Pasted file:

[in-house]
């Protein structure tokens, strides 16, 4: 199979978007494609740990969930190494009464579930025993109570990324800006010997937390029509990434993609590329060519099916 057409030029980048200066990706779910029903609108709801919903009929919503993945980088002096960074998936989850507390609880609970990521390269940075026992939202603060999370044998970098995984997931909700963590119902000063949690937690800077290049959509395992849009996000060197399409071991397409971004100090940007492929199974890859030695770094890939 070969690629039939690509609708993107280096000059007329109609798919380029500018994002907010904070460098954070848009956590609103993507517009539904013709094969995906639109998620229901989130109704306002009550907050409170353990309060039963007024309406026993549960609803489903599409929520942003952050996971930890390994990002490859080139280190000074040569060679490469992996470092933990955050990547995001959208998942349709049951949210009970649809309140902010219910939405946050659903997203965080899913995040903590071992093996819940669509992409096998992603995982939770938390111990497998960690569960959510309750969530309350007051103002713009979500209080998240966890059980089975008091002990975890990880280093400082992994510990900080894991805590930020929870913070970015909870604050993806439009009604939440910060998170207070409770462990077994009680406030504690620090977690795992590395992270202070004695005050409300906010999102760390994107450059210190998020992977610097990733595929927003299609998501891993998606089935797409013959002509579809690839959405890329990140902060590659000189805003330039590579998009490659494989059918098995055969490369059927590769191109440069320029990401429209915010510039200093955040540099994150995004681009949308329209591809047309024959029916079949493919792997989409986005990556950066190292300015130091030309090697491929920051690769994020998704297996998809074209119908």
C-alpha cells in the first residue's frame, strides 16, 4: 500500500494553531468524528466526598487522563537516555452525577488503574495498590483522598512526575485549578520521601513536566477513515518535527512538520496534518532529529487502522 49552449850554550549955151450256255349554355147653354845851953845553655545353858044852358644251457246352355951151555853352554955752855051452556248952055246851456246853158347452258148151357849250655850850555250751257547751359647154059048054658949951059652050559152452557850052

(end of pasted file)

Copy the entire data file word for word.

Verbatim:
[in-house]
């Protein structure tokens, strides 16, 4: 199979978007494609740990969930190494009464579930025993109570990324800006010997937390029509990434993609590329060519099916 057409030029980048200066990706779910029903609108709801919903009929919503993945980088002096960074998936989850507390609880609970990521390269940075026992939202603060999370044998970098995984997931909700963590119902000063949690937690800077290049959509395992849009996000060197399409071991397409971004100090940007492929199974890859030695770094890939 070969690629039939690509609708993107280096000059007329109609798919380029500018994002907010904070460098954070848009956590609103993507517009539904013709094969995906639109998620229901989130109704306002009550907050409170353990309060039963007024309406026993549960609803489903599409929520942003952050996971930890390994990002490859080139280190000074040569060679490469992996470092933990955050990547995001959208998942349709049951949210009970649809309140902010219910939405946050659903997203965080899913995040903590071992093996819940669509992409096998992603995982939770938390111990497998960690569960959510309750969530309350007051103002713009979500209080998240966890059980089975008091002990975890990880280093400082992994510990900080894991805590930020929870913070970015909870604050993806439009009604939440910060998170207070409770462990077994009680406030504690620090977690795992590395992270202070004695005050409300906010999102760390994107450059210190998020992977610097990733595929927003299609998501891993998606089935797409013959002509579809690839959405890329990140902060590659000189805003330039590579998009490659494989059918098995055969490369059927590769191109440069320029990401429209915010510039200093955040540099994150995004681009949308329209591809047309024959029916079949493919792997989409986005990556950066190292300015130091030309090697491929920051690769994020998704297996998809074209119908």
C-alpha cells in the first residue's frame, strides 16, 4: 500500500494553531468524528466526598487522563537516555452525577488503574495498590483522598512526575485549578520521601513536566477513515518535527512538520496534518532529529487502522 49552449850554550549955151450256255349554355147653354845851953845553655545353858044852358644251457246352355951151555853352554955752855051452556248952055246851456246853158347452258148151357849250655850850555250751257547751359647154059048054658949951059652050559152452557850052